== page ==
This is the crux of the United Nations climate change science panel report that all the countries accepted on Saturday after a contentious and strenuous meeting between scientists and diplomats in Korea.
The world has seen 1C of warming so far, with consequences such as more extreme weather already being felt, and there is more to come as temperatures continue to rise, the report said.
Another recent report from the consulting firm PwC makes it clear that even limiting warming to 2 degrees C will be a stretch: "There seems to be nearly zero chance of limiting warming to well below two degrees (the main goal of the Paris Agreement), though widespread use of carbon capture and storage technologies, including Natural Climate Solutions, may make this possible", it says. For example, by 2100, global sea level rise would be 10 centimeters lower with global warming of 1.5 degrees Celsius compared with 2 degrees Celsius.
The report was requested when the worldwide community came together in December of 2015 for the Paris agreement, which aims to keep global warming within this century "well below" 2°C, with an ultimate target of 1.5°C. Holding warming to 1.5 °C would reduce that risk by half.
It will also require action to take excess carbon emissions out of the atmosphere, the Intergovernmental Panel on Climate Change report said. We need to invest in new technology and new training, and we need to ensure access to clean, reliable energy for all to lift even more people out of poverty.
What is of particular concern is that the report lowers the level after which disastrous climate change is anticipated: Previous research had set the critical threshold at 2ºC of warming. Coral reefs would decline by 70-90 percent with global warming of 1.5 °C, whereas virtually all ( 99 percent) would be lost with 2 °C.
She warned the predicted loss of all coral reefs if governments could not contain warming would mean a massive loss of fish that people rely on for food and costing lives and livelihoods.
The report stated that allowing the global temperature to "overshoot" 1.5 degrees would mean a greater reliance on removing carbon dioxide from the air.
Earth's surface has warmed one degree Celsius (1.8 degrees Fahrenheit) - enough to lift oceans and unleash a crescendo of deadly storms, floods and droughts - and is on track toward an unliveable 3C or 4C rise.
The review of thousands of scientific papers also said the spread of disease and economic damage and harm to yields of crops will be less severe at 1.5C than 2C, as will the extinction of species.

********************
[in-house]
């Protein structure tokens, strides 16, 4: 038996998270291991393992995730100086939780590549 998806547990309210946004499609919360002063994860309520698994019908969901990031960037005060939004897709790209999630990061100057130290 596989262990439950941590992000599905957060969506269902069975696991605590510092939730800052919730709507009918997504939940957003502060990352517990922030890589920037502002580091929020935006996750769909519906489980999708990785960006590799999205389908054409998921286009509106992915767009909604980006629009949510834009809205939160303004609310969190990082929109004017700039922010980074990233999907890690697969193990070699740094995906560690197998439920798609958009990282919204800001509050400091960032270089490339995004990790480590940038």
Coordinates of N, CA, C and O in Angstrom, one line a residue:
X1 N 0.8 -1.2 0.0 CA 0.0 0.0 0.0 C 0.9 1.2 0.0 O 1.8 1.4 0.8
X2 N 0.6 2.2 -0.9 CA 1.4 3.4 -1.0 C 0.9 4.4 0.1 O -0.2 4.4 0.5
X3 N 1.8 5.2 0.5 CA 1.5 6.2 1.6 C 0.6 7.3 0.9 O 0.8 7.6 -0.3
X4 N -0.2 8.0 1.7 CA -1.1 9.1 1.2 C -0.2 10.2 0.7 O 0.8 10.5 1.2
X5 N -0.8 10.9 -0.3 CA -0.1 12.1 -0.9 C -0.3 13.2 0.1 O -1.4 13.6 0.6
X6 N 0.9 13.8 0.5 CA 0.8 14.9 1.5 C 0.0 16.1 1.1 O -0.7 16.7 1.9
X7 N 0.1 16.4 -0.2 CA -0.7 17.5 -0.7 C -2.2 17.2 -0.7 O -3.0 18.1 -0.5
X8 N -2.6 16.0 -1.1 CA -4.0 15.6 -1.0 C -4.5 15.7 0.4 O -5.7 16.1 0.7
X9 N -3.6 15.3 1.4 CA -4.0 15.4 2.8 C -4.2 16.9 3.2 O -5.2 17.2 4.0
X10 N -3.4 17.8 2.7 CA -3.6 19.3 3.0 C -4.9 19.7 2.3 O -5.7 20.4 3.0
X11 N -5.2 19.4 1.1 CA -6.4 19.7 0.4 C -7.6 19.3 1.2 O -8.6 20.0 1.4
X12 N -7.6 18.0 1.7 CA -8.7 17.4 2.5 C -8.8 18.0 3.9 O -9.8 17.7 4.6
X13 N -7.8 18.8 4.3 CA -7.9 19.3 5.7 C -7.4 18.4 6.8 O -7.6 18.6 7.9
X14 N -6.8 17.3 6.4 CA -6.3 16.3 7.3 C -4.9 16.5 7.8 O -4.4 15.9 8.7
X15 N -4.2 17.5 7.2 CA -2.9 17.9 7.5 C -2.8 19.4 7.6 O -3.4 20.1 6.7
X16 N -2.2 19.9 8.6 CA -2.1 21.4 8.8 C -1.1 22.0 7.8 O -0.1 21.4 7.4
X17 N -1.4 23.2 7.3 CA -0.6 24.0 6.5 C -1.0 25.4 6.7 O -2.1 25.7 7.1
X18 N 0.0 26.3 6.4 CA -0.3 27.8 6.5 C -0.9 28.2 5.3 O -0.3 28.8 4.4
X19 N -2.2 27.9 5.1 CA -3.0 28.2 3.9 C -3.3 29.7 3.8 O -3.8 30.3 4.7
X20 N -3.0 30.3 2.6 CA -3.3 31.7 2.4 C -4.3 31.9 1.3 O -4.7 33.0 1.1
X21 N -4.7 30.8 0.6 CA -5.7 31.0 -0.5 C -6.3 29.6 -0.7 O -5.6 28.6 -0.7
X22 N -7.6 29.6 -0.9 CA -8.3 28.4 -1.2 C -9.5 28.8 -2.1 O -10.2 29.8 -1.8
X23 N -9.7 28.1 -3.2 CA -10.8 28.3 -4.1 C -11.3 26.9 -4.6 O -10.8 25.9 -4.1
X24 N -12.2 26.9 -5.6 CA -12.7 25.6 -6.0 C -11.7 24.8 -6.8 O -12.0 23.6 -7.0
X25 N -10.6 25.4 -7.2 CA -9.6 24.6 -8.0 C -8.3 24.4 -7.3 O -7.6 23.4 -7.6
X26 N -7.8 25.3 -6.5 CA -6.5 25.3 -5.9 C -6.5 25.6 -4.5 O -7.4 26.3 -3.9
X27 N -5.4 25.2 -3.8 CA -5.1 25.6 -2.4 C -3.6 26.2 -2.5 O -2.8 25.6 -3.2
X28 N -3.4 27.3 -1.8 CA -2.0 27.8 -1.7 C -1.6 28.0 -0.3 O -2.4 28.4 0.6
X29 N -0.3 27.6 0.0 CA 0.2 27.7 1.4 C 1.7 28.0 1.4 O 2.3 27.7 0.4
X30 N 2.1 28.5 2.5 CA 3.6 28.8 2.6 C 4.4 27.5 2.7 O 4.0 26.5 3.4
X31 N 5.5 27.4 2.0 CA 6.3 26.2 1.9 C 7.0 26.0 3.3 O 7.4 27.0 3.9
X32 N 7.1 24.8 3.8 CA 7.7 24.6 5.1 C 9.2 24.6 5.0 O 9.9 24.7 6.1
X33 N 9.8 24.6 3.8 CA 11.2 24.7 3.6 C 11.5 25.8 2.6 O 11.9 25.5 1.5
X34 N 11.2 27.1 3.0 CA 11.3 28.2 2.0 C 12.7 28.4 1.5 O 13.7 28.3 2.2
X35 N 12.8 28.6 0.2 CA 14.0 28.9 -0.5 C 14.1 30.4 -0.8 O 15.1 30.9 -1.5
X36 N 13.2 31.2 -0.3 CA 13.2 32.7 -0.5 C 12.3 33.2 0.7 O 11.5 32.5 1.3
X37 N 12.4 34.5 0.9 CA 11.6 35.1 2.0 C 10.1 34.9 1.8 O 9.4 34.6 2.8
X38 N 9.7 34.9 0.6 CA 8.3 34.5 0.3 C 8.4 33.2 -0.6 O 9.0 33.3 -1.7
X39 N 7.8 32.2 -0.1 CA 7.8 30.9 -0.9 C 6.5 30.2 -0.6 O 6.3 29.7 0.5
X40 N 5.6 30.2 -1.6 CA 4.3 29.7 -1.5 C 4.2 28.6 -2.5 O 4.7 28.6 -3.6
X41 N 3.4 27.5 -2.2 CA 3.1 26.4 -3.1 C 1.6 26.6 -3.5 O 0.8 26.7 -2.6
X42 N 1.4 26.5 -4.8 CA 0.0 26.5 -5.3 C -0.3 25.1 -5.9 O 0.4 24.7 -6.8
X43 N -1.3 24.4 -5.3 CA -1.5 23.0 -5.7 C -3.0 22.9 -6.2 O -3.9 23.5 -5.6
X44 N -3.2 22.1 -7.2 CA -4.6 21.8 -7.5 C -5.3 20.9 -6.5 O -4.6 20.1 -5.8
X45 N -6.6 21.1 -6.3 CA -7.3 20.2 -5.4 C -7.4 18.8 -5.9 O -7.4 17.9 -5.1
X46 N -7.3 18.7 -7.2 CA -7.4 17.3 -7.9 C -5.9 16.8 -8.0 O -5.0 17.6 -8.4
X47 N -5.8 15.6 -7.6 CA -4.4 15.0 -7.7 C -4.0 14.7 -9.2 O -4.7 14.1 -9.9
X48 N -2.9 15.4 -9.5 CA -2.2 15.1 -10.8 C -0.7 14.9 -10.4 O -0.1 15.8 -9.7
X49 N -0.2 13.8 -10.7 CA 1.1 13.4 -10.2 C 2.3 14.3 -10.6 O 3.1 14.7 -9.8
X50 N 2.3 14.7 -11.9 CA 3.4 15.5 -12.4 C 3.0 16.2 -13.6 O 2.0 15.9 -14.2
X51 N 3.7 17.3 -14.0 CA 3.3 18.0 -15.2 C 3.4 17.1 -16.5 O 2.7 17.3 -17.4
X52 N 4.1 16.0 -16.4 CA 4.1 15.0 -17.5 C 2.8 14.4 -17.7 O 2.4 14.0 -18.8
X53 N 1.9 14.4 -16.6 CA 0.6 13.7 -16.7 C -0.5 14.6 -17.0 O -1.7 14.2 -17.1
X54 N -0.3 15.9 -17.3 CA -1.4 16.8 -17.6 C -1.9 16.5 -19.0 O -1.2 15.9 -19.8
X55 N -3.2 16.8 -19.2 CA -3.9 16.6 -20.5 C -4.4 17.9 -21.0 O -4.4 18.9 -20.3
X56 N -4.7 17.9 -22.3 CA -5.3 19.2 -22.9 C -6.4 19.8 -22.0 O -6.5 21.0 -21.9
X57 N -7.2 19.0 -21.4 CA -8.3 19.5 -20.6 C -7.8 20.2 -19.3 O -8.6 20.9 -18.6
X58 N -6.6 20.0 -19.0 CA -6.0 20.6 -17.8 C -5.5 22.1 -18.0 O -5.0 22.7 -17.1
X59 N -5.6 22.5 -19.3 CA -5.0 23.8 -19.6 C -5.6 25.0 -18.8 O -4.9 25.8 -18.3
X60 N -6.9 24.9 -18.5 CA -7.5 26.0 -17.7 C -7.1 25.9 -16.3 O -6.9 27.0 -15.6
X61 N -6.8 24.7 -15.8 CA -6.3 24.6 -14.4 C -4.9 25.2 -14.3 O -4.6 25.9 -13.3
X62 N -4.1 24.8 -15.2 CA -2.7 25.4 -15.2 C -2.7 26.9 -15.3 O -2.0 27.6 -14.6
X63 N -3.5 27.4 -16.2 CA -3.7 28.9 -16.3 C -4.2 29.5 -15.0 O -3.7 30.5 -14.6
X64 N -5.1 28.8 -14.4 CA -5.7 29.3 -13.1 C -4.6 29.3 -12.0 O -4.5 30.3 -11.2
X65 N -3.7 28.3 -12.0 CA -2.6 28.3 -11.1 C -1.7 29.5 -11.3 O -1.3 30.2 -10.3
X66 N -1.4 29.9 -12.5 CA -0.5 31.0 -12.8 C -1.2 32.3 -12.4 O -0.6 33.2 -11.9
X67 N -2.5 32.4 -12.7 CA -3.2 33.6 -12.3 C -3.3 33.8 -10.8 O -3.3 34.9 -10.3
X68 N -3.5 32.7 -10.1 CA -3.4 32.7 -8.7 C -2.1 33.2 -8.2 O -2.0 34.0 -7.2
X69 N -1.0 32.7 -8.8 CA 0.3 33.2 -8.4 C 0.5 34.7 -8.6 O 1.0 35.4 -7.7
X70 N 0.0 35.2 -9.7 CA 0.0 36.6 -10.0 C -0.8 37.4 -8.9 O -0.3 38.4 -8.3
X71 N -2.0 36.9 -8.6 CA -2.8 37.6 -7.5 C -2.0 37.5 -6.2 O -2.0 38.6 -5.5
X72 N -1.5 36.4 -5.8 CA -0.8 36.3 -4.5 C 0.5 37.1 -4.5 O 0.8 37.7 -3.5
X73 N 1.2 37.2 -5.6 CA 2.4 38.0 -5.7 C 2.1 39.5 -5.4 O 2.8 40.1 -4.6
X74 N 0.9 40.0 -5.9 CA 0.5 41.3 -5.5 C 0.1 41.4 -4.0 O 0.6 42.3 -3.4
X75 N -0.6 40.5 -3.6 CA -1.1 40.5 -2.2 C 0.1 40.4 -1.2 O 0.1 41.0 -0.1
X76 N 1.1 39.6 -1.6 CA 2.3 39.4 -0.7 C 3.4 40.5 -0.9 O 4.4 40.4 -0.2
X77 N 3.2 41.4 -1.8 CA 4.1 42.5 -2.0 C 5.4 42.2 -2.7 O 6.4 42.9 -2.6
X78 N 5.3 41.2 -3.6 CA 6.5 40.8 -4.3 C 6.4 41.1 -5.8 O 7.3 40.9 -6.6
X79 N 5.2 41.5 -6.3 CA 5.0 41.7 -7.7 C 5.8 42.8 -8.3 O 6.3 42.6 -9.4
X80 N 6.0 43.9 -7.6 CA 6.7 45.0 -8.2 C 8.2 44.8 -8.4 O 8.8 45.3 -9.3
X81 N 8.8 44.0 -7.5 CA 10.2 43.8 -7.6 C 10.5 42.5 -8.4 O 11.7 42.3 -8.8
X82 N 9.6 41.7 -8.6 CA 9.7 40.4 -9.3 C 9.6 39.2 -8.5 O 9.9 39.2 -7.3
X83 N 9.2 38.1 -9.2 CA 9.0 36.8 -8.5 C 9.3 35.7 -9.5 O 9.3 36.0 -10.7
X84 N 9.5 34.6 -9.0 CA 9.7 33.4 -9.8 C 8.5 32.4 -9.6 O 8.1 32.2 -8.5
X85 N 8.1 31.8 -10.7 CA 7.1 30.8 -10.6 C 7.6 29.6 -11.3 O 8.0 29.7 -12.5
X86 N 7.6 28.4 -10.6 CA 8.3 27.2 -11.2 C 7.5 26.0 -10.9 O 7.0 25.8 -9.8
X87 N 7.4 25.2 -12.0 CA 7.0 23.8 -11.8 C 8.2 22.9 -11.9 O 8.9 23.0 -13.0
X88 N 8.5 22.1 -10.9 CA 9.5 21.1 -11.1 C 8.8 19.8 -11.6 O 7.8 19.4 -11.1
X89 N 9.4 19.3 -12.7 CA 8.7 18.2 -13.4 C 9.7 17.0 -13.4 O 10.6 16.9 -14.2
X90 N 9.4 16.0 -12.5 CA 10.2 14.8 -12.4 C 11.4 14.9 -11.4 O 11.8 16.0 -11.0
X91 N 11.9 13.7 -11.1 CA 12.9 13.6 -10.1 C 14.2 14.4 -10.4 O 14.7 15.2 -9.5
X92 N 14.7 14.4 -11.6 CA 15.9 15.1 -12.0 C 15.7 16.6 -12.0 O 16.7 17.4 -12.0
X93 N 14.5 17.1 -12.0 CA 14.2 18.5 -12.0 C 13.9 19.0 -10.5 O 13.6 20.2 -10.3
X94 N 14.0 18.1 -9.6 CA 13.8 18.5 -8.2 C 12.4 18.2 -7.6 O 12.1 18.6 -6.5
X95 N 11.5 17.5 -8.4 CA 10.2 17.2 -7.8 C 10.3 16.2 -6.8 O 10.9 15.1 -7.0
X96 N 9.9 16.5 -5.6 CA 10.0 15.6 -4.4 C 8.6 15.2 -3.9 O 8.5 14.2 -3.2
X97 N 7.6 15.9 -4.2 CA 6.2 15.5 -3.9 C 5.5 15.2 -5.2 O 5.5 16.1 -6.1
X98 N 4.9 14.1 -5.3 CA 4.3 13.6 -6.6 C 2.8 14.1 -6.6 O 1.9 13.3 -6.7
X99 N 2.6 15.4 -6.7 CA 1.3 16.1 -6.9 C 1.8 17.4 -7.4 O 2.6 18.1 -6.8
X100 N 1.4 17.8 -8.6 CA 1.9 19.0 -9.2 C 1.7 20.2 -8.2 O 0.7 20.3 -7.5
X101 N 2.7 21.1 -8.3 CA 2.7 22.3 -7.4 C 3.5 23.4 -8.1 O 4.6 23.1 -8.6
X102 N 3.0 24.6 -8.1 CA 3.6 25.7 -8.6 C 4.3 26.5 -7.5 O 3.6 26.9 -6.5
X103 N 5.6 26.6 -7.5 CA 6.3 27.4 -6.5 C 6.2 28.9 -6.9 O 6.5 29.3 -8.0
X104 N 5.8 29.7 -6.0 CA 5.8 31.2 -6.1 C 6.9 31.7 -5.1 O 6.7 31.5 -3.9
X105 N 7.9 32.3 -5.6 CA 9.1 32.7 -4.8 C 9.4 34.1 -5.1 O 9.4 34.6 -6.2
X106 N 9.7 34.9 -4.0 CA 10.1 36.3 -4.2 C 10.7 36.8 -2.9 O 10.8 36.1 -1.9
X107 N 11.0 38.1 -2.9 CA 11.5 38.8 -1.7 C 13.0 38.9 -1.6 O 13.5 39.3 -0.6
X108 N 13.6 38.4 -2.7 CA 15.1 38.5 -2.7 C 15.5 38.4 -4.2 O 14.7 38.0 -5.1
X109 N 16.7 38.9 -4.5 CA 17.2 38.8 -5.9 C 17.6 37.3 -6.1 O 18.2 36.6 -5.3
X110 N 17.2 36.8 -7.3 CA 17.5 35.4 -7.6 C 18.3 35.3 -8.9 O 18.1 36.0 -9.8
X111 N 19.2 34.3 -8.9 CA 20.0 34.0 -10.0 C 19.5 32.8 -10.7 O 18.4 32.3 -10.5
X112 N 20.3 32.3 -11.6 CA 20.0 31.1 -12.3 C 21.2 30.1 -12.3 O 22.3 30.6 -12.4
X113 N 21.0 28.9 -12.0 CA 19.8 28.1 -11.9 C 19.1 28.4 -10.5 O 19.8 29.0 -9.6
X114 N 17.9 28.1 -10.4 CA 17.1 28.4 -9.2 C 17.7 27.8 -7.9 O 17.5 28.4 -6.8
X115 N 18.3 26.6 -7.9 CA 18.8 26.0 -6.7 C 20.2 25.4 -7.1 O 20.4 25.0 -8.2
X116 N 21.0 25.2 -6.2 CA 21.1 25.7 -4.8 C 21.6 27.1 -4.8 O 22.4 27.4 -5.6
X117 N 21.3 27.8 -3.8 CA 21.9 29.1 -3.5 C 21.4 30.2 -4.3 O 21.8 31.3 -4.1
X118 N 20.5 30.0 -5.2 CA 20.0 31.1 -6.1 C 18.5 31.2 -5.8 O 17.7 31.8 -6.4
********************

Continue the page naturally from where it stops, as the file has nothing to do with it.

As opposed to one sea ice-free Arctic summer per decade with 2°C global warming, one sea ice-free Arctic summer is projected per century with 1.5°C of global warming.
As more greenhouse gases lead to more warming, stabilising the planet's temperature at any level will require emissions to fall to zero overall To keep temperatures from rising to more than 1.5C in the long term, countries need to cut carbon emissions by 45% by 2030 and to net zero by 2050, with steep cuts in other greenhouse gases such as methane. "Our countries are not near where they need to be on achieving the kinds of emission reduction that we need if we want to actually successfully fix the planet and reverse the changes that we've already made".
The Paris Agreement on Climate Change was expected to produce a new urgency but the U.S. pullout from the accord dented those hopes.
Fourth, the number of people affected by multiple climate change risks could double if global temperature rises by 2°C, compared to a rise of 1.5°C.
But that is a big ask, considering we released more carbon dioxide into the atmosphere a year ago than ever before. By 2050, they will need to reach "net zero" - any further CO₂ emissions due to human activity would then have to be matched by deliberate removal of CO₂ already in the atmosphere, including by planting trees.
In an IPCC press conference Monday morning in Korea, Imperial College London's Jim Skea took a question about the importance of reforestation vs. fossil fuel cuts as an opportunity to summarize the report's basic message: "S$3 aying "option x or option y" is not the way that this report is framed".
Switching away from coal, oil and gas would also be expensive but it could avoid more than 100 million premature deaths this century.